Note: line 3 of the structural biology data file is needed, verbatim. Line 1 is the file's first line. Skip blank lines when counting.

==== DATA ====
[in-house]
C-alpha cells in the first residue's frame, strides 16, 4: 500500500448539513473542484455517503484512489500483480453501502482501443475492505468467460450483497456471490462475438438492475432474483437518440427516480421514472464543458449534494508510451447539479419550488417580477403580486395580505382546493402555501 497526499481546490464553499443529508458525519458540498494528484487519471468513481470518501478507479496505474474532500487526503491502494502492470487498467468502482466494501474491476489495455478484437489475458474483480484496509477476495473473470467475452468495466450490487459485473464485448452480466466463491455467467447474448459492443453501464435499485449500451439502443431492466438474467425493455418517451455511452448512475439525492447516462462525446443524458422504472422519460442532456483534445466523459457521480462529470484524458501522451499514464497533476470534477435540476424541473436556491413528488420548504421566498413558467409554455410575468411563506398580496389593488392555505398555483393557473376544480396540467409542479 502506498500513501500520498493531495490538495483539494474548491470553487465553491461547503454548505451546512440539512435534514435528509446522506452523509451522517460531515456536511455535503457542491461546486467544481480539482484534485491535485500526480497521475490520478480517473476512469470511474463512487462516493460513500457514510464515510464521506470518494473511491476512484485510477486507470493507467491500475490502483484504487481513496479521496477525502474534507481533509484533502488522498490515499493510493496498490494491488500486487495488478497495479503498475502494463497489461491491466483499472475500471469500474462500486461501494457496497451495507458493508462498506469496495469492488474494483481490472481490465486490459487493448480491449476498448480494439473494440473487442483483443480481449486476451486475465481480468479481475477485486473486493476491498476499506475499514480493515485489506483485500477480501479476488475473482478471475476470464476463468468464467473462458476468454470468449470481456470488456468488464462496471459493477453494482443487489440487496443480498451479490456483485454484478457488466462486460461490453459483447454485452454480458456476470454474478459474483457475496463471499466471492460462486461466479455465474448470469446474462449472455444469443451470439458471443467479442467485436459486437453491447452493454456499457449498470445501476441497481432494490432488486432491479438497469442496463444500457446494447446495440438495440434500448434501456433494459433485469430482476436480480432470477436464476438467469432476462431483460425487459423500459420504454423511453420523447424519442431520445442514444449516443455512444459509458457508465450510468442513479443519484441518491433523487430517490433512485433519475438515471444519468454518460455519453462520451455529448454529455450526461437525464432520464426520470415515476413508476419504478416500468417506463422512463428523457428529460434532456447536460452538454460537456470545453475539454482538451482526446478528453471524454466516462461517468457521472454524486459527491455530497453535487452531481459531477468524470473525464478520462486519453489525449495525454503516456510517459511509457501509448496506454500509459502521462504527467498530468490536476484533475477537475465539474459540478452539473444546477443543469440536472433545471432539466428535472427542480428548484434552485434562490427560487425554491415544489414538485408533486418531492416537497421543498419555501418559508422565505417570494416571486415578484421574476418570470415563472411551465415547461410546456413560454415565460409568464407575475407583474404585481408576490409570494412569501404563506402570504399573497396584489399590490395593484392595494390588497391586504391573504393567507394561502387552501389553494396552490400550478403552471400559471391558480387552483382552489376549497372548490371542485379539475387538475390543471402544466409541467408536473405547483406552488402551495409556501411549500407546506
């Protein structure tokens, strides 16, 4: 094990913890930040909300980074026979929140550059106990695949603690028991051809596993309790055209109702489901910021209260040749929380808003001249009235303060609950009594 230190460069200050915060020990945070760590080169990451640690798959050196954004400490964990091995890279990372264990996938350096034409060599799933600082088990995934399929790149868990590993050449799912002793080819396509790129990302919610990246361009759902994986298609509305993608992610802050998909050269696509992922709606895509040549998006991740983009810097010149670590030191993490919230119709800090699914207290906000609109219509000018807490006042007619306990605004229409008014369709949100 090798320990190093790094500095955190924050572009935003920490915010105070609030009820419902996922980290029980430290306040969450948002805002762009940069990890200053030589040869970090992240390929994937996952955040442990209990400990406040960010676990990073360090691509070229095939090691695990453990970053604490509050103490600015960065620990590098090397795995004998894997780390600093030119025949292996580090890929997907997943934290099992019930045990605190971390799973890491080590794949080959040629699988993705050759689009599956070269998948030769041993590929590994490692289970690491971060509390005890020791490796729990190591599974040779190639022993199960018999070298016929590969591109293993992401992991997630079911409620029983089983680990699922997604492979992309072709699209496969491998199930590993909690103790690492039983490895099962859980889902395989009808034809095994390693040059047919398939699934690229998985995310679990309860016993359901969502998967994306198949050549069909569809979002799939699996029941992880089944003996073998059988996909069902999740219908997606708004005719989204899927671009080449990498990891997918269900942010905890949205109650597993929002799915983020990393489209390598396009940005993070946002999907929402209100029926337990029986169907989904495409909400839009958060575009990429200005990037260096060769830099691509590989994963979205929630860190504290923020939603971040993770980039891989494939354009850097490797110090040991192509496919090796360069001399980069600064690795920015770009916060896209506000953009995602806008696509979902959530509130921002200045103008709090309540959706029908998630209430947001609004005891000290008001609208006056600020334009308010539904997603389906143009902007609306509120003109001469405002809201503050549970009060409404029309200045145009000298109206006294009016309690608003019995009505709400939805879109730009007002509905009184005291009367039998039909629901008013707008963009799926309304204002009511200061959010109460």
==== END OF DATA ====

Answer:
């Protein structure tokens, strides 16, 4: 094990913890930040909300980074026979929140550059106990695949603690028991051809596993309790055209109702489901910021209260040749929380808003001249009235303060609950009594 230190460069200050915060020990945070760590080169990451640690798959050196954004400490964990091995890279990372264990996938350096034409060599799933600082088990995934399929790149868990590993050449799912002793080819396509790129990302919610990246361009759902994986298609509305993608992610802050998909050269696509992922709606895509040549998006991740983009810097010149670590030191993490919230119709800090699914207290906000609109219509000018807490006042007619306990605004229409008014369709949100 090798320990190093790094500095955190924050572009935003920490915010105070609030009820419902996922980290029980430290306040969450948002805002762009940069990890200053030589040869970090992240390929994937996952955040442990209990400990406040960010676990990073360090691509070229095939090691695990453990970053604490509050103490600015960065620990590098090397795995004998894997780390600093030119025949292996580090890929997907997943934290099992019930045990605190971390799973890491080590794949080959040629699988993705050759689009599956070269998948030769041993590929590994490692289970690491971060509390005890020791490796729990190591599974040779190639022993199960018999070298016929590969591109293993992401992991997630079911409620029983089983680990699922997604492979992309072709699209496969491998199930590993909690103790690492039983490895099962859980889902395989009808034809095994390693040059047919398939699934690229998985995310679990309860016993359901969502998967994306198949050549069909569809979002799939699996029941992880089944003996073998059988996909069902999740219908997606708004005719989204899927671009080449990498990891997918269900942010905890949205109650597993929002799915983020990393489209390598396009940005993070946002999907929402209100029926337990029986169907989904495409909400839009958060575009990429200005990037260096060769830099691509590989994963979205929630860190504290923020939603971040993770980039891989494939354009850097490797110090040991192509496919090796360069001399980069600064690795920015770009916060896209506000953009995602806008696509979902959530509130921002200045103008709090309540959706029908998630209430947001609004005891000290008001609208006056600020334009308010539904997603389906143009902007609306509120003109001469405002809201503050549970009060409404029309200045145009000298109206006294009016309690608003019995009505709400939805879109730009007002509905009184005291009367039998039909629901008013707008963009799926309304204002009511200061959010109460």